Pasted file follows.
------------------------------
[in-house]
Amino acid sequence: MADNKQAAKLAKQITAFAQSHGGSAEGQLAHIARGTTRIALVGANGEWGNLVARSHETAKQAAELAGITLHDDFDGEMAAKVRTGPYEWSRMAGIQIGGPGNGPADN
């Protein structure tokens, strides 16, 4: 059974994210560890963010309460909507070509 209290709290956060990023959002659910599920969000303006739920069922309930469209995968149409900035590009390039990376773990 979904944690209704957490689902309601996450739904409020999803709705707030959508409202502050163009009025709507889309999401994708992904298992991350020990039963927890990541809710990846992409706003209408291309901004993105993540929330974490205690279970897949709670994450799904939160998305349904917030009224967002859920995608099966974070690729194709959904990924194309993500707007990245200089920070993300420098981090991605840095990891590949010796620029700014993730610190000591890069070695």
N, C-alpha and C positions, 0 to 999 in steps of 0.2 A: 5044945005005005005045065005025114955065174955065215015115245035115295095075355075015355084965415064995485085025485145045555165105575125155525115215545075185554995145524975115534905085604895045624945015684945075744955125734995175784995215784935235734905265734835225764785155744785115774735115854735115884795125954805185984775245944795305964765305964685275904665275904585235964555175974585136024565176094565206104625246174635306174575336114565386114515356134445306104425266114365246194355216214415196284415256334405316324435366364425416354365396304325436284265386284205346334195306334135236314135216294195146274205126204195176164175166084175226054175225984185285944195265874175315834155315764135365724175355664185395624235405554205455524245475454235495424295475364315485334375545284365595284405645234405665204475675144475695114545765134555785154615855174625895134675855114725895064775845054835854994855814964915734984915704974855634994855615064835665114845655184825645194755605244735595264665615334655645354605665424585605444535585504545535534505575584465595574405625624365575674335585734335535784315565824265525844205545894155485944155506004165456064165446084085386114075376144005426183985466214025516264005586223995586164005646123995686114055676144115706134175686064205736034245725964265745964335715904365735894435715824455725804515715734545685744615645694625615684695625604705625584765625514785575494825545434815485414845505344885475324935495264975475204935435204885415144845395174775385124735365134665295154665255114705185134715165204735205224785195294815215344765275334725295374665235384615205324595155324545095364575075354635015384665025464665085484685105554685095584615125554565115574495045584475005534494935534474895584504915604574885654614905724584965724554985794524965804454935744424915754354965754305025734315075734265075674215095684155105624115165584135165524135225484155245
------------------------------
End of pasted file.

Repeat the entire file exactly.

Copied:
[in-house]
Amino acid sequence: MADNKQAAKLAKQITAFAQSHGGSAEGQLAHIARGTTRIALVGANGEWGNLVARSHETAKQAAELAGITLHDDFDGEMAAKVRTGPYEWSRMAGIQIGGPGNGPADN
């Protein structure tokens, strides 16, 4: 059974994210560890963010309460909507070509 209290709290956060990023959002659910599920969000303006739920069922309930469209995968149409900035590009390039990376773990 979904944690209704957490689902309601996450739904409020999803709705707030959508409202502050163009009025709507889309999401994708992904298992991350020990039963927890990541809710990846992409706003209408291309901004993105993540929330974490205690279970897949709670994450799904939160998305349904917030009224967002859920995608099966974070690729194709959904990924194309993500707007990245200089920070993300420098981090991605840095990891590949010796620029700014993730610190000591890069070695």
N, C-alpha and C positions, 0 to 999 in steps of 0.2 A: 5044945005005005005045065005025114955065174955065215015115245035115295095075355075015355084965415064995485085025485145045555165105575125155525115215545075185554995145524975115534905085604895045624945015684945075744955125734995175784995215784935235734905265734835225764785155744785115774735115854735115884795125954805185984775245944795305964765305964685275904665275904585235964555175974585136024565176094565206104625246174635306174575336114565386114515356134445306104425266114365246194355216214415196284415256334405316324435366364425416354365396304325436284265386284205346334195306334135236314135216294195146274205126204195176164175166084175226054175225984185285944195265874175315834155315764135365724175355664185395624235405554205455524245475454235495424295475364315485334375545284365595284405645234405665204475675144475695114545765134555785154615855174625895134675855114725895064775845054835854994855814964915734984915704974855634994855615064835665114845655184825645194755605244735595264665615334655645354605665424585605444535585504545535534505575584465595574405625624365575674335585734335535784315565824265525844205545894155485944155506004165456064165446084085386114075376144005426183985466214025516264005586223995586164005646123995686114055676144115706134175686064205736034245725964265745964335715904365735894435715824455725804515715734545685744615645694625615684695625604705625584765625514785575494825545434815485414845505344885475324935495264975475204935435204885415144845395174775385124735365134665295154665255114705185134715165204735205224785195294815215344765275334725295374665235384615205324595155324545095364575075354635015384665025464665085484685105554685095584615125554565115574495045584475005534494935534474895584504915604574885654614905724584965724554985794524965804454935744424915754354965754305025734315075734265075674215095684155105624115165584135165524135225484155245